Bower Architecture extends the idea of heritage into the 1960s with New Modern, a renovation and expansion of a midcentury home in Melbourne’s east that offers a contemporary interpretation of the original home’s design language.
“For a while, whenever people spoke of heritage, there was a certain image that came to mind but it’s important to recognise that over time heritage changes, and now modern architecture is very much heritage,” reflects Jade Vidal, co-director of Bower Architecture, the practice he founded in 2005 with Chema Bould and Anna Dutton. This understanding of the changing nature of heritage informed the architects’ approach to the project, along with the Bower philosophy of “revealed spaces”.
Applied to all of their work, “revealed spaces” speaks to a process where an outcome is not predetermined and is shaped by the unique characteristics of each site, client and brief. Where precisely the outcome lies is a point to be discovered through the rigour of the design process, which sees the Bower Architecture team of architects and interior designers working collaboratively. As a team, the practice works across projects, willingly engaging with changes and evolving the design right through construction to achieve a highly refined result.
“For a while, whenever people spoke of heritage, there was a certain image that came to mind but it’s important to recognise that over time heritage changes, and now modern architecture is very much heritage.”
“That is part of what Bower is about – our aim is that our work should feel meant to be. That’s the mark of a successful project,” says Jade. “There may be many design directions that could be followed, but once everything is thrown in the mix, [the final result] feels right and meant to be.” This approach is felt throughout New Modern, in which the architects focused on finding the balance between design that is sympathetic to the original, while still recognisably contemporary. “That’s not an uncommon principle, but it’s exciting to see it applied to modern architecture,” says Jade.
The street-facing elevation gives nothing away – here, the architects took a restorative approach, repainting the facade and preserving the proportions of the front balcony and undercroft. The low, intimate undercroft experience was one of the defining aspects of the original that influenced the decision to restore the front facade, respecting the clarity of the home’s design and heritage. Moving through the home from front to back, the midcentury design language is picked up throughout the new addition, retaining the clean lines, proportions and some of the programme of the original.
“That is part of what Bower is about – our aim is that our work should feel meant to be. That’s the mark of a successful project.”
Teenage children’s bedrooms are located in the position of the original bedrooms in the upper level above the carport. This allowed for conscious zoning, giving both parents and children their own private space, connected by central living spaces that bring the family together. “The central living area builds on an established design principle, a space where people can come together or pass through,” says Jade. “The client loves that they live in a house where the formal spaces aren’t tucked away – there’s no room that isn’t used daily.”
The balance between midcentury and contemporary design, and between minimalism and opulence, is felt right across a range of scales, from the big to the little gestures in the interior. “The brief was described as luxurious without being excessively opulent, it has a feel of quality but isn’t extravagant or over the top,” Jade explains. Nonetheless, he says that they sought to complement the simple white exterior with a richness of materiality internally. Blackbutt timber references the use of timber in midcentury design, and an unexpected glimpse of wallpaper harks back to the 1960s. These are paired with white-painted brick walls, brass fixtures and travertine flooring bringing a contemporary touch to the interior.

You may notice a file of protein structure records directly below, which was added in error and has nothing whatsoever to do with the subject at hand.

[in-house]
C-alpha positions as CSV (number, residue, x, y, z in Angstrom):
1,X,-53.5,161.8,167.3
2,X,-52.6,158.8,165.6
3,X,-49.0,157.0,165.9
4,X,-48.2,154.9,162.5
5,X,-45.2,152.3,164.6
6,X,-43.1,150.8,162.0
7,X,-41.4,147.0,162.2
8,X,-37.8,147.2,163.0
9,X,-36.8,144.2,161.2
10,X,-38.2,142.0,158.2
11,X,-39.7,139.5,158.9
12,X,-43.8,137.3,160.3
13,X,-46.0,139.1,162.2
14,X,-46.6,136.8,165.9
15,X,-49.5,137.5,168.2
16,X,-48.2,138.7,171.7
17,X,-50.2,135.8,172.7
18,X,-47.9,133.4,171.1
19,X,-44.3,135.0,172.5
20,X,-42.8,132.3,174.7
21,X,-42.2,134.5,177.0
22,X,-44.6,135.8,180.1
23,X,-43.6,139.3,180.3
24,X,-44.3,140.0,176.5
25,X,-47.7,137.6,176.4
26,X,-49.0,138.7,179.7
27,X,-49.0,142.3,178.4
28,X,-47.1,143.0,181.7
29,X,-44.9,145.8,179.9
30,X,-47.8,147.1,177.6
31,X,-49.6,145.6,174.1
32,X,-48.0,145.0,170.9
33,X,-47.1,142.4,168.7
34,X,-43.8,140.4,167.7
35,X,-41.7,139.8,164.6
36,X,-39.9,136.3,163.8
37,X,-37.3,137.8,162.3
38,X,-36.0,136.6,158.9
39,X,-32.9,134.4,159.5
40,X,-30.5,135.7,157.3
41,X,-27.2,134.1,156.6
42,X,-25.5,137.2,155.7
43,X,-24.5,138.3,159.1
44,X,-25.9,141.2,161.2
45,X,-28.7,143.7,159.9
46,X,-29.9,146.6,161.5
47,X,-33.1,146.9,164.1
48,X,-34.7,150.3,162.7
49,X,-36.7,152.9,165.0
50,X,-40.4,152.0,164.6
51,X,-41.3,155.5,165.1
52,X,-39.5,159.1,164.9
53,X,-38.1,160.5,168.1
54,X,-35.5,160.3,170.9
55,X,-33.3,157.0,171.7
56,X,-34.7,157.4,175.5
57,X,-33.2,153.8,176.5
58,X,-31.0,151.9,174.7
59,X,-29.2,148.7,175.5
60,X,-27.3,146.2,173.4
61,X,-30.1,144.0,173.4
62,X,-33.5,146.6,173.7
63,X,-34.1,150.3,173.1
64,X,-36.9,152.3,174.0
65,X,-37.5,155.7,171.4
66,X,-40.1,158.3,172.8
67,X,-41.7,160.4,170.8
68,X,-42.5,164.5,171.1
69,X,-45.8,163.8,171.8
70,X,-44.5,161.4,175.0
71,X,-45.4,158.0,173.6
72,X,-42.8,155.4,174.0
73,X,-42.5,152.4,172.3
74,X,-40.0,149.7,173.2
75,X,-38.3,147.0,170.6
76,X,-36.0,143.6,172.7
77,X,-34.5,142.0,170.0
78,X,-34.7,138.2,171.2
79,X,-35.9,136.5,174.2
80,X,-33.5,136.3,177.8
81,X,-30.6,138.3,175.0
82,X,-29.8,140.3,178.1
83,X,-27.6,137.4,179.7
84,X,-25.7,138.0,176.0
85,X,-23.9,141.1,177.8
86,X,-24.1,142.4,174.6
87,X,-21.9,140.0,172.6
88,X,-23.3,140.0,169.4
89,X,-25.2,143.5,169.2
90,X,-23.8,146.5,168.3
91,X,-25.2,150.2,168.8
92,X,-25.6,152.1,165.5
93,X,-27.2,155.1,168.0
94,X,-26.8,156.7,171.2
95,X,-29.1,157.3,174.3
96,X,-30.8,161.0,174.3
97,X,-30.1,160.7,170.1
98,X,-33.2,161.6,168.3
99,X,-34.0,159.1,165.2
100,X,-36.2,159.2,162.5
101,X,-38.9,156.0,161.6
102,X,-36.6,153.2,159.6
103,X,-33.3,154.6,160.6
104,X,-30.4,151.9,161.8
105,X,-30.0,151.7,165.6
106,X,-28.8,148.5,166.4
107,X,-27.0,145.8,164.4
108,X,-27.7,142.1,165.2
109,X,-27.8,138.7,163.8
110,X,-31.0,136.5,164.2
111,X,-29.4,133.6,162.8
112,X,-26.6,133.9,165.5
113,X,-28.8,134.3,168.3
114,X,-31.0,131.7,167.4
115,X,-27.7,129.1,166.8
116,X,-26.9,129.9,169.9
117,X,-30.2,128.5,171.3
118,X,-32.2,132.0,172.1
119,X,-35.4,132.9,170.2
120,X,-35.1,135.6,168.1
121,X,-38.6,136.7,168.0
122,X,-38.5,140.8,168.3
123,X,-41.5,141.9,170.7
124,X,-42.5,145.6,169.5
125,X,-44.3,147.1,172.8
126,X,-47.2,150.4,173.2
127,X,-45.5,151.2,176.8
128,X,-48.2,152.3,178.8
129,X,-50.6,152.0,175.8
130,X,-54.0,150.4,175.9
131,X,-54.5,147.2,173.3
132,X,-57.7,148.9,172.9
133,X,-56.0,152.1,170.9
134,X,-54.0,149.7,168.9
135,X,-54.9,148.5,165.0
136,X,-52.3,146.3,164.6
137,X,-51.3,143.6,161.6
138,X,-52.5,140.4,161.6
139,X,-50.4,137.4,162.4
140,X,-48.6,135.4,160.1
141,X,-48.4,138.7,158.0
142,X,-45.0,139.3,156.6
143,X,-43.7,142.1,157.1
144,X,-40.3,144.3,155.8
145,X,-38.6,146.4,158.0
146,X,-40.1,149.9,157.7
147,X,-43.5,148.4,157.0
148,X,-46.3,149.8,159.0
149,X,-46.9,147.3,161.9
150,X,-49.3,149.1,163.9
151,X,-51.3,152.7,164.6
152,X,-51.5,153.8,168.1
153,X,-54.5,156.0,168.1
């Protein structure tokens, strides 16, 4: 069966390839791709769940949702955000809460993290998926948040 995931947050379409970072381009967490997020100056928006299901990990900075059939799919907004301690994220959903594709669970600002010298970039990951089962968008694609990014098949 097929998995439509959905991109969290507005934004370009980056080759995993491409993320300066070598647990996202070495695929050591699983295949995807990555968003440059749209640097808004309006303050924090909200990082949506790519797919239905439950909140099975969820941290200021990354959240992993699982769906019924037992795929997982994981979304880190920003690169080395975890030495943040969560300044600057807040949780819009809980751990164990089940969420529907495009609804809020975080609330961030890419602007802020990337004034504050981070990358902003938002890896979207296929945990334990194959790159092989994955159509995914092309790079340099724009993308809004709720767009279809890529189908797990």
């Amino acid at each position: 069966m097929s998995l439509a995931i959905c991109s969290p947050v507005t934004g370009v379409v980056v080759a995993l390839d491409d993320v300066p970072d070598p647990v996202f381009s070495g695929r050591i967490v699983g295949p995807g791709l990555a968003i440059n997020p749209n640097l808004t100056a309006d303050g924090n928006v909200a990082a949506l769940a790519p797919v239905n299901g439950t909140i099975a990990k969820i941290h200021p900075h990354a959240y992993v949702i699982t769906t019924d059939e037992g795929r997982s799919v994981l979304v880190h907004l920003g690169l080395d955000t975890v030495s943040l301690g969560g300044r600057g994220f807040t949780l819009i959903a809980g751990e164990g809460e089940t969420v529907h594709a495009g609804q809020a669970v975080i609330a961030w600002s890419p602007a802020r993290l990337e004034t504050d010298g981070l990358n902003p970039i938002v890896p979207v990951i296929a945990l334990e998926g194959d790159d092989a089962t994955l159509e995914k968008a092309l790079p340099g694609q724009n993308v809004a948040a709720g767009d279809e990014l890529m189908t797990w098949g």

Moving outside and looking back to the rear elevation, the full extent of the new architecture is made clear. A geometric white screen forms a skin across the facade, referencing the original home’s metalwork while clearly operating as a contemporary addition. Where the rear elevation echoes the proportions of the front on a larger scale, Jade explains the screen was devised as a means of softening the monolithic effect of the building, acting as a protective veil that controls light, airflow and privacy to the internal spaces. Reflecting the principle of “no more, no less”, it is a final moment of balancing simplicity with detail, at first look appearing quite simple, a carefully proportioned layer to the facade, with detailed patterns emerging only on closer inspection.
The screen is punctuated by strategically positioned openings looking out to the garden by Eckersley Garden Architecture. “We didn’t have a huge amount of space for a rear garden so Eckersley were really involved in that rich, raw garden design that changes depending on the room,” Jade says. An important principle in the design was a connection to the landscape through smaller interspersed openings. “It wasn’t about a house that had every single door opening up to the landscape,” he says, “more about the framing views and connections to the garden through careful positioning.”
“The client loves that they live in a house where the formal spaces aren’t tucked away – there’s no room that isn’t used daily.”
Sensitively scaled to complement rather than compete, New Modern exemplifies a progressive approach to heritage renovation. Applying the principles of heritage renovation to a modernist home, Bower Architecture exemplifies how a home’s heritage can influence contemporary design without replicating, creating a rich and rewarding home that will support its new inhabitants into the future.